Local artist Rosalind Roy, or Roz as she prefers to be called, does not like to think of herself as a teacher—not in the traditional sense of the word, that is. And calling her a teacher might be mischaracterizing the work that she's doing at her summer art camps for children that she holds at her spacious studio in Fondren.
She's showing them art "the Roz way," by emphasizing the importance of creation for self-expression. For Roy, every painting has a totally different meaning and a unique story, and she hopes to pass this art philosophy on to her participants.
Roy begins each morning session with the children by talking about the basic techniques of either paper collage or finger painting (depending on the workshop), showing them examples of her own work, and then she lets the kids go and explore. While the largest group she takes is 10 children, she really enjoys the smaller sessions of four or five because of the one-on-one time she can devote to each child.
But Roy tries to show them more than the technical side of art. As a child, Roy says she had a difficult time expressing herself verbally, and her art was her form of expression. The use of art as an emotional outlet is something she wants to teach her participants. She wants them to know that things you can't say to anyone else, you can say on your canvas.
"For me, I look at art as where a person can put all their hurt, all their pain; it's like you talking to your canvas ... you talking to that medium," she says. "It's them expressing themselves."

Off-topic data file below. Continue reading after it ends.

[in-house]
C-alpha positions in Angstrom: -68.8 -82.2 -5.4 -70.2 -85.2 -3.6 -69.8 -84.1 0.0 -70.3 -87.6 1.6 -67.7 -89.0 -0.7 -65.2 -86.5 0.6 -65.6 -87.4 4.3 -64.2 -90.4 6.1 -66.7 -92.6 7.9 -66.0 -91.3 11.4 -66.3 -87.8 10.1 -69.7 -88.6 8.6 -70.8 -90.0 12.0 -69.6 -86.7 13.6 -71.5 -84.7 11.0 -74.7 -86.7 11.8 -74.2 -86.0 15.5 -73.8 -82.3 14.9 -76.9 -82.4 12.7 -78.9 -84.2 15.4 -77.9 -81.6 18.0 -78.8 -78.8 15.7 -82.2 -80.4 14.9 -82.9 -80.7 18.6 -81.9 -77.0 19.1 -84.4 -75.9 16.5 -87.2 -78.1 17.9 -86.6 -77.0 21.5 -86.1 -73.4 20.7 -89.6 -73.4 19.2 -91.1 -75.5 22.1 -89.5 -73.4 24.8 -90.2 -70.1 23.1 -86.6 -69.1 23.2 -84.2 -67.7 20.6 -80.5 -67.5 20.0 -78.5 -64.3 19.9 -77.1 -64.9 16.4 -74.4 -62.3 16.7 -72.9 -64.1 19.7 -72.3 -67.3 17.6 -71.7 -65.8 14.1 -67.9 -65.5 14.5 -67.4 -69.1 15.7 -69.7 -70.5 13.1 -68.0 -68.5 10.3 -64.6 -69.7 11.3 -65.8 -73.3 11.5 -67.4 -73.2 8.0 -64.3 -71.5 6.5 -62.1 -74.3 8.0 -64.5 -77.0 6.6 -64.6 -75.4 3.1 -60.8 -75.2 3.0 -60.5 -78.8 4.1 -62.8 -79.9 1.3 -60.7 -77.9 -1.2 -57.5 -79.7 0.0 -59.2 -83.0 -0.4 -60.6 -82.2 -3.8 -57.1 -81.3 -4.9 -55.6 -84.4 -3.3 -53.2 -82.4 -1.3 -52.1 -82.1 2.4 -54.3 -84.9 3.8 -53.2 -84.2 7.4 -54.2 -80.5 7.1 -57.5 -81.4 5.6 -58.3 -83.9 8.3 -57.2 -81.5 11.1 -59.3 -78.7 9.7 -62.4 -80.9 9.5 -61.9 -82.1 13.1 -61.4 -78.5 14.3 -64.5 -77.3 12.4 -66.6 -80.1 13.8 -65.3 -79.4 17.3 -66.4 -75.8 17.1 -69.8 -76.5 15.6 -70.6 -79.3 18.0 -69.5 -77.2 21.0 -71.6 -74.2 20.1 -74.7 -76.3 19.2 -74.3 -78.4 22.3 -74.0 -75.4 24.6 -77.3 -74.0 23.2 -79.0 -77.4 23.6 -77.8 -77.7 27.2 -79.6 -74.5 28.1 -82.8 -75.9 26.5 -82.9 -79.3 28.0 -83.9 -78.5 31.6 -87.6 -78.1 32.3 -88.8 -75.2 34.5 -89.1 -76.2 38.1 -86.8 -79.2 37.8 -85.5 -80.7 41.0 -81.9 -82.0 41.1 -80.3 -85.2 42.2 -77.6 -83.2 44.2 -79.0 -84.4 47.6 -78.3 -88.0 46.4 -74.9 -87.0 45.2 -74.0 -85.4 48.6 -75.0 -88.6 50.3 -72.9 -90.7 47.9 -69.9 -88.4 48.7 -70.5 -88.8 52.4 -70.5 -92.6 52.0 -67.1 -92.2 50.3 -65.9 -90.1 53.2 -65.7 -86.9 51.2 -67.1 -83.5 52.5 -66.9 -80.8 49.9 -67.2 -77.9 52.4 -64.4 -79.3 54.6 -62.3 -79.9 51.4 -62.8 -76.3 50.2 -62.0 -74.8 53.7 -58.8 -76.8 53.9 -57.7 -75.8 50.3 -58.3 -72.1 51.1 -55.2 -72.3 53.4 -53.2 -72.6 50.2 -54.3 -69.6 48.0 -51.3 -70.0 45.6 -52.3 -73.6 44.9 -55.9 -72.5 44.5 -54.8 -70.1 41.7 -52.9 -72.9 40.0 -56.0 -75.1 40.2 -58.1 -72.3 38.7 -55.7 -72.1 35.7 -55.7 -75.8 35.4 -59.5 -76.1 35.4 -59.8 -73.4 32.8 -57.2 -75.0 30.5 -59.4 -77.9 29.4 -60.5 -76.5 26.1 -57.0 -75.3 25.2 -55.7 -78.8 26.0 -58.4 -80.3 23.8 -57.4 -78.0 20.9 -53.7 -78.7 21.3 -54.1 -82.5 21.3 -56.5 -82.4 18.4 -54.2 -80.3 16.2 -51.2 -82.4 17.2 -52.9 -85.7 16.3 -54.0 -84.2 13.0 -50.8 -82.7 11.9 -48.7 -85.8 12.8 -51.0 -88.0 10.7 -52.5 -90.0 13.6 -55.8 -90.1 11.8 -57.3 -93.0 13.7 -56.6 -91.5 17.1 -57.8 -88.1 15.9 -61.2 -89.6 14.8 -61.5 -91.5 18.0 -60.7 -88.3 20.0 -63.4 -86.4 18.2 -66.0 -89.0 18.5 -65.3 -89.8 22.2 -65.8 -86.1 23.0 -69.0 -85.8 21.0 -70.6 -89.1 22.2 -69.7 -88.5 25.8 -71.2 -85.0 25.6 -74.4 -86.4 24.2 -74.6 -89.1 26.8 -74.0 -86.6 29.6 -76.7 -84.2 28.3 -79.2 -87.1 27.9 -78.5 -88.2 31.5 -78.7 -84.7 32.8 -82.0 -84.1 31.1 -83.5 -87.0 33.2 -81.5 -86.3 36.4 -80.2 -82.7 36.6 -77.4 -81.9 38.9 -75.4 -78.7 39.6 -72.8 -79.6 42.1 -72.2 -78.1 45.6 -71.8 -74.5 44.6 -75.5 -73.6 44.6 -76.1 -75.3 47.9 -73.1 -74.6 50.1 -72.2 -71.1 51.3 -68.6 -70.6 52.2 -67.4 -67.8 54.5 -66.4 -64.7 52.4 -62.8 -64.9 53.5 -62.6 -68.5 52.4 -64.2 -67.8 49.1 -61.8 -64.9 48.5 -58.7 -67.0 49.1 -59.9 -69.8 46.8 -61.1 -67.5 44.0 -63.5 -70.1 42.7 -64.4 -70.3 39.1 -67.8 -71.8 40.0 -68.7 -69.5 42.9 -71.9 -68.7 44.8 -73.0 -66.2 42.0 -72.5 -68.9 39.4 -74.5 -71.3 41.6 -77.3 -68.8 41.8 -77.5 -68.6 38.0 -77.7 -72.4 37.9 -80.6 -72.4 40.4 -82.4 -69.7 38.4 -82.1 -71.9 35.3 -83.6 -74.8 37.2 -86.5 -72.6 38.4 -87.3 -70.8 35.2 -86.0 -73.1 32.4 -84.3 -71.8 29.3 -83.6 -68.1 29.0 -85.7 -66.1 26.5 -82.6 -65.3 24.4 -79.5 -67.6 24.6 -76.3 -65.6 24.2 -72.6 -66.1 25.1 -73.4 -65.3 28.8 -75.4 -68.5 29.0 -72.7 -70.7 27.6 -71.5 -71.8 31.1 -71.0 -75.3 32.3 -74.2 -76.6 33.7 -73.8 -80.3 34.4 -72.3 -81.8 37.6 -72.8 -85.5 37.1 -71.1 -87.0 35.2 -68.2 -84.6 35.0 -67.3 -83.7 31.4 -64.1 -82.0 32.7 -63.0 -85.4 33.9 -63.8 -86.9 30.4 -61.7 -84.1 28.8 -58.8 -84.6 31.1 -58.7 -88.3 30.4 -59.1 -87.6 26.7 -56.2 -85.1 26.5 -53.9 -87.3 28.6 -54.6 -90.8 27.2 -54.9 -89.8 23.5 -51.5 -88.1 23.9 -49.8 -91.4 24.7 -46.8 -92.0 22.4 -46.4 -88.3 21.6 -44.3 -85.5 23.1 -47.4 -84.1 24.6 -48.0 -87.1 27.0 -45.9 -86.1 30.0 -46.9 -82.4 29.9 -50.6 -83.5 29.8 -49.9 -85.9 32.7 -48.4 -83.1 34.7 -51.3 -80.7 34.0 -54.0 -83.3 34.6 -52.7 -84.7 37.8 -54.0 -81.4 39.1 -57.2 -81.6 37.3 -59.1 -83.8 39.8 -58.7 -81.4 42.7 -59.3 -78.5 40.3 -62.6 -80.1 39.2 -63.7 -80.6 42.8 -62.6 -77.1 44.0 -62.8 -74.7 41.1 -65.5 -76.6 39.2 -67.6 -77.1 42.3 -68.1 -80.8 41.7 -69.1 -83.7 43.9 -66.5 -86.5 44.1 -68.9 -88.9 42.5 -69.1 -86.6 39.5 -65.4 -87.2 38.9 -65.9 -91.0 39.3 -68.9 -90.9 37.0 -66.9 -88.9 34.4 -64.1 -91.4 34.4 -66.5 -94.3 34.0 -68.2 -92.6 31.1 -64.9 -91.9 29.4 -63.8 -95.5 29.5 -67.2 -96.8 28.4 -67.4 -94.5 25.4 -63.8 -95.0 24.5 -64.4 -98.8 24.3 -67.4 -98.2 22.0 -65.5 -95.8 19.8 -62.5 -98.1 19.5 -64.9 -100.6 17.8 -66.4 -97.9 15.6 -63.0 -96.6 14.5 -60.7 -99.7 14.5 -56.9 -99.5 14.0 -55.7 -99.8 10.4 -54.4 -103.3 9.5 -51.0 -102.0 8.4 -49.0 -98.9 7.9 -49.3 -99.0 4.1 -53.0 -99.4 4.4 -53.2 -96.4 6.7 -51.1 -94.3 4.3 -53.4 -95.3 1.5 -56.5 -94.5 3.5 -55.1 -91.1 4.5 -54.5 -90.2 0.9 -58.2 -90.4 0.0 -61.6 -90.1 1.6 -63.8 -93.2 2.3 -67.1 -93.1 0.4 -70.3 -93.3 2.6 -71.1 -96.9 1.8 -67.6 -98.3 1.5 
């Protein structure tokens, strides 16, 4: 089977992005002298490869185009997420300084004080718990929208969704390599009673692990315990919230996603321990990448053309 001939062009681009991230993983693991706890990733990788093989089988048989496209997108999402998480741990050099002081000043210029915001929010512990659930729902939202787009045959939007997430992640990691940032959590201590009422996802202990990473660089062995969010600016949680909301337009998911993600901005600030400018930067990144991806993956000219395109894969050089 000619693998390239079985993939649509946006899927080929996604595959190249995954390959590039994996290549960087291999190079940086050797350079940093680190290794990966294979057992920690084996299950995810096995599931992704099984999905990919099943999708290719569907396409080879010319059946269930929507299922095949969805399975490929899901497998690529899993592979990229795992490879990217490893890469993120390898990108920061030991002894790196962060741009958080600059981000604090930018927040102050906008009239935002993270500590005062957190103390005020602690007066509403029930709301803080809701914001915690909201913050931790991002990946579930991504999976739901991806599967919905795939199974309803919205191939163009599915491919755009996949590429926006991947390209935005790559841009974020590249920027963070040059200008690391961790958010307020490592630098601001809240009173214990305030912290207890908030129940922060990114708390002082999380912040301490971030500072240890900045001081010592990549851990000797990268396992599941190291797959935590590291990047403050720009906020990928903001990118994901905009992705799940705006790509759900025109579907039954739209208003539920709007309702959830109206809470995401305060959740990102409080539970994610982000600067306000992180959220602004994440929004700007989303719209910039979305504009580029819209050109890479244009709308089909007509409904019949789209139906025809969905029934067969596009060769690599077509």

The artist takes each child's work seriously, helping her or him establish a sense of pride in what they're creating. On the last day of the camp, she has each child present two or three pieces of artwork to the class. The child stands in front of the group, introduces him or herself as a professional artist, tells the name of the pieces and the story behind each creation.
While she has worked with kids before, this is the first time Roy has hosted a workshop in her studio. It's been a learning experience for her, as well. After a couple of sessions, she became fascinated with how different children responded not only to their own art, but also to hers. The younger boys seemed determined to set themselves apart from the others, she says, while the younger girls were obviously influenced by Roy's own work that literally covers every inch of the walls of her studio.
Watching children react and discover art is one of the main reasons Roy wanted to do the camps. "They're innocent and open to new ideas," she says. "They aren't judgmental about art."
The children and their parents' responses to the camps have been positive, so positive that some parents have asked Roy about ways for them to pursue art more seriously. Although Roy is thrilled these parents are reacting so supportively to their children's work, she reminds them that they've got to let them be children, to experiment, fail, explore and learn.
Next summer, Roy would like to try her art camps with an even younger group: 3- to 5-year-olds. She believes it's never too soon to introduce a child to art, and she is also curious to see what a 3-year-old can do with finger paint and a blank canvas.
Roy attributes her personal success and her success with the summer camps to God. "When you have an artist who loves what they're doing, it's going to always be blessed. It's going to always be good," she says.
She refers to this positive spiritual presence as spirit, and she encourages each child to sit quietly, listen to his own spirit and see what comes out.
On Aug. 21, children in Roy's art camps will display their work at the Mississippi Arts Center, 2-4 p.m. Though art camps end this week, if you are interested in private art lessons, contact Roy at 601-954-2147.